The KEF XQ30 is an appealing slender floorstander from KEF's new XQ range, which currently includes a larger floorstanding loudspeaker, two compact two-ways and a centre channel speaker.
Currently there's no subwoofer in the range, although a dedicated model with matching finish will probably emerge in due course, although KEF does have subs in other ranges.
The XQ30 is the smaller of the two floorstanding models, an impressively slender compact that stands well under a metre tall and which, in the case of the test pair, is finished in a very fetching black gloss with a fine lacquer finish.
It's a three-way speaker, with a smallish dedicated bass driver supplementing a Uni-Q driver which, as always, incorporates a tweeter at the acoustic focus of the bass/midrange unit.
The system is front-vented and is equipped with discreet outrigger feet at the back, where the enclosure is at its narrowest, for stability.
KEF supplied the speaker with two different sets of floor-mounting hardware, a set of small pads which are intended for use on polished floors and carpet-piercing spikes.
Also in the box are foam inserts to help tune the reflex port. If you find the system overblown in the deep bass, then use the foam plugs to tune the bass down to around the port resonant frequency, which is somewhere in the 55Hz region.
Although KEF's patents on Uni-Q have lapsed in many territories, the technology has not been widely emulated elsewhere, though Tannoy use an alternative technology which does a similar job with Dual Concentric.
Over the years, KEF has progressively refined Uni-Q to keep it abreast of the market and the XQ range uses completely revamped Uni-Q drivers. Two areas in particular have been addressed.
First is the new profile for the interface between the tweeter and the bass unit, where the cone not only acts as a kind of horn loader for the tweeter, but is constantly moving fore and aft, therefore making this a tricky system to optimise.
The new design is said to offer a much smoother tweeter response and improved coupling between the two drivers. The other key change is the addition of the so-called Tangerine waveguide (the Tannoy counterpart, by the way, is known as the Tulip waveguide).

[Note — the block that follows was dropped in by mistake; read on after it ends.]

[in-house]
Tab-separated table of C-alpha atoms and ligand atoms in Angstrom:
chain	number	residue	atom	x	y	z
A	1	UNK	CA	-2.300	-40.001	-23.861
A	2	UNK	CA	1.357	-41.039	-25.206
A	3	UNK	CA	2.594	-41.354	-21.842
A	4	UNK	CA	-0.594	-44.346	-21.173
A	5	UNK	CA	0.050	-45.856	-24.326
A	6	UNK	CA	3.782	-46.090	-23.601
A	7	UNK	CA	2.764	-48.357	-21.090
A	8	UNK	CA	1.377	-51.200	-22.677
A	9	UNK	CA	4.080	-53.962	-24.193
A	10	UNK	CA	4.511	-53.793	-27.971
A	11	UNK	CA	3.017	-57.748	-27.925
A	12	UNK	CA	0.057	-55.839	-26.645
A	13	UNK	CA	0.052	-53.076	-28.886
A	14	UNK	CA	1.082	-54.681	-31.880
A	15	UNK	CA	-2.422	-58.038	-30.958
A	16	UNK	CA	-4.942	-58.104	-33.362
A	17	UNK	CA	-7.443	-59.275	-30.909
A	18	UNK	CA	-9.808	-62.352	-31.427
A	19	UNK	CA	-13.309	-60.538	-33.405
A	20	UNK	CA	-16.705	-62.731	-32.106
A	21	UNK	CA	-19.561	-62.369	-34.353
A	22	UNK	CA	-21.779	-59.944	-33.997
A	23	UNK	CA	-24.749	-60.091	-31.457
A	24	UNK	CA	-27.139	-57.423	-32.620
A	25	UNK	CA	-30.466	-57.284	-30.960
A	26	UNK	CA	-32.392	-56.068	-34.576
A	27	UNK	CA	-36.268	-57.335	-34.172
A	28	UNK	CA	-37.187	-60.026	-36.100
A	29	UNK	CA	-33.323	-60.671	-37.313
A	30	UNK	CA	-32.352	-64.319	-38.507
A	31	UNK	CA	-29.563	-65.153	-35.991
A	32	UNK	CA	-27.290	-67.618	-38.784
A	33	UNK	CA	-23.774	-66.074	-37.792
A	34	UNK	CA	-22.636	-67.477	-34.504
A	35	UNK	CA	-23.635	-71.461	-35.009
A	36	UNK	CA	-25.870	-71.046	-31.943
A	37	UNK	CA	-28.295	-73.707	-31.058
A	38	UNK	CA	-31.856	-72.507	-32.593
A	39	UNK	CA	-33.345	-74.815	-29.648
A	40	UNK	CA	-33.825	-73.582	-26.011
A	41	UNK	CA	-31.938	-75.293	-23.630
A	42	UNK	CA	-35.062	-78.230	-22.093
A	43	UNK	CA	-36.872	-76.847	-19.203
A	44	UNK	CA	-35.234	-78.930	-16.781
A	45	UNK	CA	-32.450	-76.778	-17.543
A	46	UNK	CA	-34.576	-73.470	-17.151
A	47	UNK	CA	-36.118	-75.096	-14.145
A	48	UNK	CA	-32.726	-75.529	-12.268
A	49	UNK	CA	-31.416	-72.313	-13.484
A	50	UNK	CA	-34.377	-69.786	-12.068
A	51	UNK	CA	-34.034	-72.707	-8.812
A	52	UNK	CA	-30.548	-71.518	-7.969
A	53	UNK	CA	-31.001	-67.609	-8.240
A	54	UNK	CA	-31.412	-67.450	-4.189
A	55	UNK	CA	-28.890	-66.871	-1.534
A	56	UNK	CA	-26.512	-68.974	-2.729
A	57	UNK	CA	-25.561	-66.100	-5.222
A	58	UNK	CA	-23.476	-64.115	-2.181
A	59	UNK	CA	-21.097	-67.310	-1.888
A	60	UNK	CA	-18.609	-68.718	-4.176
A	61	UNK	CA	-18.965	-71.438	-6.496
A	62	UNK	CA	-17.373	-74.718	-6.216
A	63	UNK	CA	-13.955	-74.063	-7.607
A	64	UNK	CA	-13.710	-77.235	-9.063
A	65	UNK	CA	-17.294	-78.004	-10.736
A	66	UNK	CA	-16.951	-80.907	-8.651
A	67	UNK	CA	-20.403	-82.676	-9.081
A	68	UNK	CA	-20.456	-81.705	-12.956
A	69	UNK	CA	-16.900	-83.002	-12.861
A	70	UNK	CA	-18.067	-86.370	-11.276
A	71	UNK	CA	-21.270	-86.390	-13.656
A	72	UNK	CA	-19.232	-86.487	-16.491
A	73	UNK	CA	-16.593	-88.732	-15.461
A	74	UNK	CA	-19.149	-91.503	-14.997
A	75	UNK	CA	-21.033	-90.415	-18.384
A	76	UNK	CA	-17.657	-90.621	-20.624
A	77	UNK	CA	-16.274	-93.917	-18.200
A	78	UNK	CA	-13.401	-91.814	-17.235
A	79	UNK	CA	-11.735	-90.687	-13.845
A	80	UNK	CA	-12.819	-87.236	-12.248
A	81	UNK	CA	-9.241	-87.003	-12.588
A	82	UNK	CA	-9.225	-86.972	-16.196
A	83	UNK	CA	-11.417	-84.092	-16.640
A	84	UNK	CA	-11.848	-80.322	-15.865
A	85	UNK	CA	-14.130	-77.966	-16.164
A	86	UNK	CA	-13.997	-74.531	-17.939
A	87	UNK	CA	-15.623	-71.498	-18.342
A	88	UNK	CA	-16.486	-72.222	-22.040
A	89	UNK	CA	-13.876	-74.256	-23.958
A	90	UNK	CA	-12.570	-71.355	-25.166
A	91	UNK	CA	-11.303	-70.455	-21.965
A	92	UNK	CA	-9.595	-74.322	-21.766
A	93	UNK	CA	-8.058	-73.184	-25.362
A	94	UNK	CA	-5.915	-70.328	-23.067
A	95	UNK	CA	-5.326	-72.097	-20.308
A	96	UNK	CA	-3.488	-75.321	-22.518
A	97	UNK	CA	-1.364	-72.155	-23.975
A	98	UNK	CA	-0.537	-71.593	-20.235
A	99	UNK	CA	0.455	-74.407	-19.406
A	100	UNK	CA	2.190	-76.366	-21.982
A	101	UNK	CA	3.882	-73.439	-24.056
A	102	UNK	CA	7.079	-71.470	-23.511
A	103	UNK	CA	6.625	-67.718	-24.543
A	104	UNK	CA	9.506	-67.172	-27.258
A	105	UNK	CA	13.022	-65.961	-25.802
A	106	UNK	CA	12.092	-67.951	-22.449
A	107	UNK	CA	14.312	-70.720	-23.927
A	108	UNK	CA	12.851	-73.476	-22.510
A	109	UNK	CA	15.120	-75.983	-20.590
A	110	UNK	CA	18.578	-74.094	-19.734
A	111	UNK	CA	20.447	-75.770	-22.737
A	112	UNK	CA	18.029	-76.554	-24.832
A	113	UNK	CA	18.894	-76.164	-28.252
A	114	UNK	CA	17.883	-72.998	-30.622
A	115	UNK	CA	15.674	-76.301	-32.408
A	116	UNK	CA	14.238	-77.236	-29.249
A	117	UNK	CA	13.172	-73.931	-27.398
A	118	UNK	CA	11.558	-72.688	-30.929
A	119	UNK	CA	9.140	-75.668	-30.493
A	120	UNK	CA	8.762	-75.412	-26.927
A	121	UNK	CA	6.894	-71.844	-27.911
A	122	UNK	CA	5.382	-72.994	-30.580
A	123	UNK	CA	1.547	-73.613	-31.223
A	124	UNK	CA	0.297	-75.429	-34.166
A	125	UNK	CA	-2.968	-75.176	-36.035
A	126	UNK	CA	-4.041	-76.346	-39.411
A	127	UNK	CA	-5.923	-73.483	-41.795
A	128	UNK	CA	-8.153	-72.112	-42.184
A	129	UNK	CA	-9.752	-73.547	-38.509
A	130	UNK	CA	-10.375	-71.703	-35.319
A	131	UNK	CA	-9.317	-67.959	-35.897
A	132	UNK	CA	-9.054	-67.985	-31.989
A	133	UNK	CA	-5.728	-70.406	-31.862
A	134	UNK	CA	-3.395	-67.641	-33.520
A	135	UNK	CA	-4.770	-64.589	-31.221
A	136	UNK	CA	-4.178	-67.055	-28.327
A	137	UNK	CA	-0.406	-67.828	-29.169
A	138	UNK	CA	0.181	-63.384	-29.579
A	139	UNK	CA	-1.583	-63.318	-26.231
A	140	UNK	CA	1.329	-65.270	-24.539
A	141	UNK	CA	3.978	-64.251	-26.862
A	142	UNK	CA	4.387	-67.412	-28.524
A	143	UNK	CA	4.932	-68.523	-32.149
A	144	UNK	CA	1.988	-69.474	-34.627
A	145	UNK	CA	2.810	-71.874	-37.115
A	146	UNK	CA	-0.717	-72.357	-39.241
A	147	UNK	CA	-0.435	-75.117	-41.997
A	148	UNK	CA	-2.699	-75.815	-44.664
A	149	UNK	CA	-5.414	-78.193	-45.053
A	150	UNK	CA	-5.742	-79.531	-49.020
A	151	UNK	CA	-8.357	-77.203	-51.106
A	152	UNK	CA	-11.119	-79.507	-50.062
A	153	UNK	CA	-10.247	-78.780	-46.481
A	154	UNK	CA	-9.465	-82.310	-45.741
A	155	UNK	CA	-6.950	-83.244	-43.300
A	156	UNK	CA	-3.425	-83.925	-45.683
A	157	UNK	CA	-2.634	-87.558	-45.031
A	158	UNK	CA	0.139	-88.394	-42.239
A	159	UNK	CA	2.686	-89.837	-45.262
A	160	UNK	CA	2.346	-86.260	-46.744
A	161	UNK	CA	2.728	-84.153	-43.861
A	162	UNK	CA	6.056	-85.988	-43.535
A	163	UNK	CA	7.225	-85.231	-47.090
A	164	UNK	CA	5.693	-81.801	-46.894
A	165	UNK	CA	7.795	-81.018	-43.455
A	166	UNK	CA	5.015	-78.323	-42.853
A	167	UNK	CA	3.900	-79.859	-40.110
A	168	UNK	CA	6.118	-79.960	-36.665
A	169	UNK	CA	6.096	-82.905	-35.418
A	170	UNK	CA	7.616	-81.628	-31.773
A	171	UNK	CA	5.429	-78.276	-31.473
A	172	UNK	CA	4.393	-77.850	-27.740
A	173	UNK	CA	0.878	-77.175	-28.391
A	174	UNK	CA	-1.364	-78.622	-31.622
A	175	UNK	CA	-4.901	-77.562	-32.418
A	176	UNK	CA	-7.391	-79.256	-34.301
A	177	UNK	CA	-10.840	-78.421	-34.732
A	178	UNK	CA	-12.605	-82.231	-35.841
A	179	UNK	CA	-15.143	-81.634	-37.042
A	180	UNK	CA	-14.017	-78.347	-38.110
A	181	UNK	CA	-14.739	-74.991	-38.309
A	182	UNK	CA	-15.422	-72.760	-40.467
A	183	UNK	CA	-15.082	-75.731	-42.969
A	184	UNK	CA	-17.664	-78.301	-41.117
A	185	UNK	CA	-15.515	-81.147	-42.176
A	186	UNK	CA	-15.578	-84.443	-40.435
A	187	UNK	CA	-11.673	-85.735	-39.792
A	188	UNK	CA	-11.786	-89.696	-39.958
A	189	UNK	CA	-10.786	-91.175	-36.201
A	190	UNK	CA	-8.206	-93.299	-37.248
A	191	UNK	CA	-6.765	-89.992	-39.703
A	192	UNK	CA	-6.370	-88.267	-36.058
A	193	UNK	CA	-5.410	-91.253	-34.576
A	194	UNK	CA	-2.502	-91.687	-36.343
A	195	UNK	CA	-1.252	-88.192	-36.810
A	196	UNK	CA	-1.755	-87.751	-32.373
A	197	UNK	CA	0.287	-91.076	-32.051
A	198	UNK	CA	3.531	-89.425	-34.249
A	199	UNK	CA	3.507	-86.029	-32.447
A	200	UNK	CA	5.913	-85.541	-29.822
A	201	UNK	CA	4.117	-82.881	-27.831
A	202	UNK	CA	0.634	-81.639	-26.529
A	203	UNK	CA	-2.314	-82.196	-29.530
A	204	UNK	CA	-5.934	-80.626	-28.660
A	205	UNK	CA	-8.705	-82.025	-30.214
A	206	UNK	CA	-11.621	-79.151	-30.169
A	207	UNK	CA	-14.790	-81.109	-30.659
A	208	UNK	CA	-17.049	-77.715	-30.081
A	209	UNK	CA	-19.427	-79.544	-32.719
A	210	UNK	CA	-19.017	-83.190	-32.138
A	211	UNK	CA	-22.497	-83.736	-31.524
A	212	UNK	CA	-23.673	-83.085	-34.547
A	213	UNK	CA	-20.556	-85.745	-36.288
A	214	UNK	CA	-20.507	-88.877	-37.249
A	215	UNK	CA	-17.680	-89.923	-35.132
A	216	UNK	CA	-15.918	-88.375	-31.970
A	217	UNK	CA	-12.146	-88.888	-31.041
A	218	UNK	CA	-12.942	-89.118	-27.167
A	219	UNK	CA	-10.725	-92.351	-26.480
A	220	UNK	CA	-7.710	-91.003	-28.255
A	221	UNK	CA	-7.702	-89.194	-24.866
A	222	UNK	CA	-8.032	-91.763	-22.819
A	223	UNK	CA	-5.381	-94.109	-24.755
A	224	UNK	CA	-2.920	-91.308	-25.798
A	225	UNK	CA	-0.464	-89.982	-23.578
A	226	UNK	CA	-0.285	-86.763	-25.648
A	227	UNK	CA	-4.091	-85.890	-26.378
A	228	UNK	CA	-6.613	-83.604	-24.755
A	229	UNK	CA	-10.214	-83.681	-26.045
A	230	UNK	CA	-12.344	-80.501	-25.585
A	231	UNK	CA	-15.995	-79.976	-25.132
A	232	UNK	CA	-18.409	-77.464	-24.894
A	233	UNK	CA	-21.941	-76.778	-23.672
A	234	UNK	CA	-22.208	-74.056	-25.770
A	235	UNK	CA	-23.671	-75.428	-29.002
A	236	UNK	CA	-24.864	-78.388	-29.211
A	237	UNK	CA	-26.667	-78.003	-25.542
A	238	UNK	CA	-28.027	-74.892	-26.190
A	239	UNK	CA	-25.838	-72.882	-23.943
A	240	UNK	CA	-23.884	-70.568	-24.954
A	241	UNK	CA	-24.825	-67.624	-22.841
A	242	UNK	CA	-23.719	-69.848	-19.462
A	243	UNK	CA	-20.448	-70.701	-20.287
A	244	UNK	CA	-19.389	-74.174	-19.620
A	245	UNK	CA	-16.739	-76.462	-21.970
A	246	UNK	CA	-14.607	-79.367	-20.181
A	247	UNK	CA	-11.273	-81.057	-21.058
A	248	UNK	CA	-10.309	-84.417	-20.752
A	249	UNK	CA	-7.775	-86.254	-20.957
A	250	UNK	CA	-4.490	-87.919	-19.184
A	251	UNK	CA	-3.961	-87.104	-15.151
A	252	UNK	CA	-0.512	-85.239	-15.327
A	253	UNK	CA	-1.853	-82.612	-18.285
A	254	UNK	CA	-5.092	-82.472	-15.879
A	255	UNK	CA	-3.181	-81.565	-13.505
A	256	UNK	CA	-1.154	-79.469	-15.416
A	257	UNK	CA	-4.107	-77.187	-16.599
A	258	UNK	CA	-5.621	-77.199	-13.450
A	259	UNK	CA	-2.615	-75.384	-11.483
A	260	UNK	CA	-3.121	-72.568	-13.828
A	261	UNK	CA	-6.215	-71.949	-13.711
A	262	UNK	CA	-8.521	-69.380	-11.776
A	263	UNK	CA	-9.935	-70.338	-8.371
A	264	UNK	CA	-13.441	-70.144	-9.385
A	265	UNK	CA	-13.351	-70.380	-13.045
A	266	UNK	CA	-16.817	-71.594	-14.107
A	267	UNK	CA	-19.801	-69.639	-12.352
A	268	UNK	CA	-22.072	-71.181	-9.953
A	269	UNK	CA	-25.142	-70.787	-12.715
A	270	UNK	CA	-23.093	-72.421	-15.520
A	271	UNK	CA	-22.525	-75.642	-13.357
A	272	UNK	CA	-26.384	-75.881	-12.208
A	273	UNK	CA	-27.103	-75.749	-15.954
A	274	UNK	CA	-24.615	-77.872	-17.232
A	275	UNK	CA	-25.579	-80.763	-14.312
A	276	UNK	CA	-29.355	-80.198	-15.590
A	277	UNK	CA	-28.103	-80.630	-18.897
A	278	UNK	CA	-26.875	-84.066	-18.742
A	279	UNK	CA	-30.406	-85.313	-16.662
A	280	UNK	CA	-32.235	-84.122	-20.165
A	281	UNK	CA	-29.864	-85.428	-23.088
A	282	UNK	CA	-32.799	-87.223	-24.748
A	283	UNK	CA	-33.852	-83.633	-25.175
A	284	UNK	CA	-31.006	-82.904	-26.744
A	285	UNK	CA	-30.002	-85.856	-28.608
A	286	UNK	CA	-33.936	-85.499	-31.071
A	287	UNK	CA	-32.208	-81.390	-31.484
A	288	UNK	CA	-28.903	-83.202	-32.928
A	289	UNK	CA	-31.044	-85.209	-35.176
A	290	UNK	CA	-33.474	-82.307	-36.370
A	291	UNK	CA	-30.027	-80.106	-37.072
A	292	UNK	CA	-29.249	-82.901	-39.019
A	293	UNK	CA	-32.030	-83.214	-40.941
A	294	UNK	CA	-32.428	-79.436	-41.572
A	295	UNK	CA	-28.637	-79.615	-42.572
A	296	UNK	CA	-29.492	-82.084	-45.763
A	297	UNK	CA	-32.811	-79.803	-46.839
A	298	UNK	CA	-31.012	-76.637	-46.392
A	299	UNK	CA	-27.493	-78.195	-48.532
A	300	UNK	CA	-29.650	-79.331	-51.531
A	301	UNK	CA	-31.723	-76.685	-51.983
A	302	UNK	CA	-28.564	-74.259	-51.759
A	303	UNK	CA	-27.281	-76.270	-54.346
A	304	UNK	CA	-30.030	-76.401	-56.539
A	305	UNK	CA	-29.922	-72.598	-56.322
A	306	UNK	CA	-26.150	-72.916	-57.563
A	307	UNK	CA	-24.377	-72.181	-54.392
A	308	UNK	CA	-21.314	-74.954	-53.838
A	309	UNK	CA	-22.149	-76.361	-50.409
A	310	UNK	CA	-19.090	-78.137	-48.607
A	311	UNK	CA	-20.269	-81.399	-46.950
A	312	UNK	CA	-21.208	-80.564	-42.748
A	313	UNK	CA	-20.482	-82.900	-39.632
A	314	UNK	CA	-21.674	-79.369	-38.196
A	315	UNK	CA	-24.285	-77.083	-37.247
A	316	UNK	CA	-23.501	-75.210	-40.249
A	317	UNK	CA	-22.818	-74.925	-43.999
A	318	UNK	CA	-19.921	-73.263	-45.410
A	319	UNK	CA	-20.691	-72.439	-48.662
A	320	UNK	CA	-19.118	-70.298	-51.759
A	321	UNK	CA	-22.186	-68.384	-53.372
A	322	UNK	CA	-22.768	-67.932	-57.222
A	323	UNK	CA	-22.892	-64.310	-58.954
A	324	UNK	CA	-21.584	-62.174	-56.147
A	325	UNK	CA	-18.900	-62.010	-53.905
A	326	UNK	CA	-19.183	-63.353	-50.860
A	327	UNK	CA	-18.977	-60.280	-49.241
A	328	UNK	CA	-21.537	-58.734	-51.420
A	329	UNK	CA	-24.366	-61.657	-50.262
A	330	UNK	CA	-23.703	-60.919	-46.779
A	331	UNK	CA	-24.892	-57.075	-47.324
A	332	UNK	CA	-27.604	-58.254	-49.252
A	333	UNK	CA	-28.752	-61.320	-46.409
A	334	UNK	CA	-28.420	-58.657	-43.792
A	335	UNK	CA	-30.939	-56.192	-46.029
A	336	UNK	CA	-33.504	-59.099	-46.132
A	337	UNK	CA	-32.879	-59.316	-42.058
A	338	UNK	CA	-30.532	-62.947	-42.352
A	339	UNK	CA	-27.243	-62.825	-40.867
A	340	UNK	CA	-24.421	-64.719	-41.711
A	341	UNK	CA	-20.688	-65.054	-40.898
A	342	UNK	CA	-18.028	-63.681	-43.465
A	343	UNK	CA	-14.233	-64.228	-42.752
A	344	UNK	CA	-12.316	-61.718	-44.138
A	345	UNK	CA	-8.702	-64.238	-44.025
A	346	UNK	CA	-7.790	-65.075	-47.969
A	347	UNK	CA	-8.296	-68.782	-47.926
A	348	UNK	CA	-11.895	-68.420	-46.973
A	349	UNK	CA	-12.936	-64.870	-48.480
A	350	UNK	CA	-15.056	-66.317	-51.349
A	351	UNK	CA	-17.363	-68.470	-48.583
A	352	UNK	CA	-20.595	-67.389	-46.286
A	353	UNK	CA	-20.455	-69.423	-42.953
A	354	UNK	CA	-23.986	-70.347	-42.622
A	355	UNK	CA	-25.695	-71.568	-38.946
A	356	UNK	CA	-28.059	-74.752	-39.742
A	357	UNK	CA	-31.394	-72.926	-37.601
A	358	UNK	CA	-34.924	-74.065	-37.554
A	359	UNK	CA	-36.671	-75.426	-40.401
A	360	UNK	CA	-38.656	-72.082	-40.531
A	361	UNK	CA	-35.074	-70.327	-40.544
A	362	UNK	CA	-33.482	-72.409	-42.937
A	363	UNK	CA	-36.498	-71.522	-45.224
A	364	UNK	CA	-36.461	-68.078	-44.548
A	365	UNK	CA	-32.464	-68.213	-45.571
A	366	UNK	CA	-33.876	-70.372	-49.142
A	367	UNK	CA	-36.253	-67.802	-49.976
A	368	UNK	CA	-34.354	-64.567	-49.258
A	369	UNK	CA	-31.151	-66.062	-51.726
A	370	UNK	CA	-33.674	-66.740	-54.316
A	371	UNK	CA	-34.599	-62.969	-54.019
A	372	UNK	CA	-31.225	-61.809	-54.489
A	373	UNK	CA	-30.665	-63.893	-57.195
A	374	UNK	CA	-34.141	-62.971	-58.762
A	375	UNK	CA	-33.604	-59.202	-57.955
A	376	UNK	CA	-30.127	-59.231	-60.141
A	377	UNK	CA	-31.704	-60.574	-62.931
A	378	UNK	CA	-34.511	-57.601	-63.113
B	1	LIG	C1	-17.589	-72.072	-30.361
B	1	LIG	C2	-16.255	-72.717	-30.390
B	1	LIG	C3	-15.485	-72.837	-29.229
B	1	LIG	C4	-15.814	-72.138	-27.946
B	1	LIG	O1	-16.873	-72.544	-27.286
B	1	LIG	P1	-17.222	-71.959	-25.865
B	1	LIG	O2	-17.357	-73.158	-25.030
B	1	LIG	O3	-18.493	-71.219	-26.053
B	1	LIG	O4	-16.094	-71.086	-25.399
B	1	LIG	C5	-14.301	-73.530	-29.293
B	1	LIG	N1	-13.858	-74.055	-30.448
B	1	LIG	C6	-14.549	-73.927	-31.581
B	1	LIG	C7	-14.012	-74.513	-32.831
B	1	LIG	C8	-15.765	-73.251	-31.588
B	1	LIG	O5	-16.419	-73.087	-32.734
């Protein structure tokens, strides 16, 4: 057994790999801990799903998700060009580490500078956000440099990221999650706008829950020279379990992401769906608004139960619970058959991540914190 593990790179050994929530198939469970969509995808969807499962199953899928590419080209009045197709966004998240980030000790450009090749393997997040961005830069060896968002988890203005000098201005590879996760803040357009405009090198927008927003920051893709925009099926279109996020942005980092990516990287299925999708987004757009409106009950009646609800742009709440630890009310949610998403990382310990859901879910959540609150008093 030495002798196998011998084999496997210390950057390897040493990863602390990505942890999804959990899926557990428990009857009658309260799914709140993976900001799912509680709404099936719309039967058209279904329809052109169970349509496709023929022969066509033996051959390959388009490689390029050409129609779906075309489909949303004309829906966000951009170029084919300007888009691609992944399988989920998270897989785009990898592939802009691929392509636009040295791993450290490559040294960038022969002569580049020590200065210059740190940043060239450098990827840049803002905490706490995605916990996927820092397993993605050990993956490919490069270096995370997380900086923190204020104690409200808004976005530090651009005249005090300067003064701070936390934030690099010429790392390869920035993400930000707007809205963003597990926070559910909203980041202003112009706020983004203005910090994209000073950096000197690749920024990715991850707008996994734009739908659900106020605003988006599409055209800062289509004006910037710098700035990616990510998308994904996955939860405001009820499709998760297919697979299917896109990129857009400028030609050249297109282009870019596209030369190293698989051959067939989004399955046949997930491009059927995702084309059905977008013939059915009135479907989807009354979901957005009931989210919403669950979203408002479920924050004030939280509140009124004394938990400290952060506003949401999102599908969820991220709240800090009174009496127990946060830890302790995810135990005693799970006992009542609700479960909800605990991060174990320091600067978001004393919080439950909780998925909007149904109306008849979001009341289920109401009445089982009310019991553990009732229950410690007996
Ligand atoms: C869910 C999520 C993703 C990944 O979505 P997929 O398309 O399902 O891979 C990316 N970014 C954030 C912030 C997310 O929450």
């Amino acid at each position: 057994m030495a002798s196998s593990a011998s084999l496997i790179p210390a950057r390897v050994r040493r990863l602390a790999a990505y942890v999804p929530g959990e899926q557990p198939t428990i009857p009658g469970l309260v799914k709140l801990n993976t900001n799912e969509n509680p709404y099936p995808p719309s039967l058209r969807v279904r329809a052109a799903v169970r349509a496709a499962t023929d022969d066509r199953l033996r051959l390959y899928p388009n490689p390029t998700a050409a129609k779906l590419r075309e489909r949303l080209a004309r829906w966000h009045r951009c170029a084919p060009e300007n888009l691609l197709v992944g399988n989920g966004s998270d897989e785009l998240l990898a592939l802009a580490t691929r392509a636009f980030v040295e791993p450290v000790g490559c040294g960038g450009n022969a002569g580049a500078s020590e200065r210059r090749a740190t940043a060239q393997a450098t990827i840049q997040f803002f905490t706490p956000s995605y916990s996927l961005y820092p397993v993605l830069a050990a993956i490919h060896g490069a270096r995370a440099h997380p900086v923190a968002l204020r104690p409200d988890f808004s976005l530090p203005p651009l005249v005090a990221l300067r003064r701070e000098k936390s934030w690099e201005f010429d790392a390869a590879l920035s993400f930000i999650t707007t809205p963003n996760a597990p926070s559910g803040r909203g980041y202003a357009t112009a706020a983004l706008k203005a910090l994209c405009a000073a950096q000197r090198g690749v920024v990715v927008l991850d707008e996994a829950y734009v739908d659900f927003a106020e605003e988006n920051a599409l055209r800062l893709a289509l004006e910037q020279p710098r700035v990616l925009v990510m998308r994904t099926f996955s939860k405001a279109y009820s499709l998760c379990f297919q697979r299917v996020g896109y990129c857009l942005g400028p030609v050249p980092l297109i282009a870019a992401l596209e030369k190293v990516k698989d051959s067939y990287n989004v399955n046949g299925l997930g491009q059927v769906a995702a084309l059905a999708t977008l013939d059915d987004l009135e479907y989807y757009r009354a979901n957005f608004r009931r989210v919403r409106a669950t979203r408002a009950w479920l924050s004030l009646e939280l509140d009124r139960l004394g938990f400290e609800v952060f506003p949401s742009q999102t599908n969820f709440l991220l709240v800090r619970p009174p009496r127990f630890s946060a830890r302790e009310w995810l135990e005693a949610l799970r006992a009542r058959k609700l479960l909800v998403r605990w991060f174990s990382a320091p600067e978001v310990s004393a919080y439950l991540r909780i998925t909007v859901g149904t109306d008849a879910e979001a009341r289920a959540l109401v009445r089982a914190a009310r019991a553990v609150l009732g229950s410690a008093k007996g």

This is a shaped piece, which from the front resembles a segmented tangerine in cross section and is placed in front of the tweeter in close proximity to the dome. It's designed to apply acoustic loading to the tweeter diaphragm, which increases towards the edge of the dome, where the dome geometry least resembles an ideal section of a pulsating sphere.
Along with other changes, the units are said to offer better dispersion, improved integration and considerably reduced levels of harmonic distortion.
Construction of the system as a whole is undeniably impressive.
The XQ30 is compact and elegant, with a teardrop cross-section using curved vertical panels to suppress internal reflections and cabinet resonances. The enclosure is equipped with high-quality bi-wire terminals.
Both larger cones are 130mm in diameter and the tweeter domes are made from aluminium, with an elliptical profile 19mm in diameter, rather than being hemispherical.
Crossover frequencies are 450Hz and 2.5kHz , though the order of the crossover is not specified, sensitivity is rated at 87dB and impedance is rated at 8 ohms (nominal), though it dips down to 3.2 ohms. Power handling is up to 150 watts nominally and the system is magnetically shielded.
There are clear parallels between this model and the XQ20, as the XQ30 perpetuates the lean, dry balance of its smaller counterpart.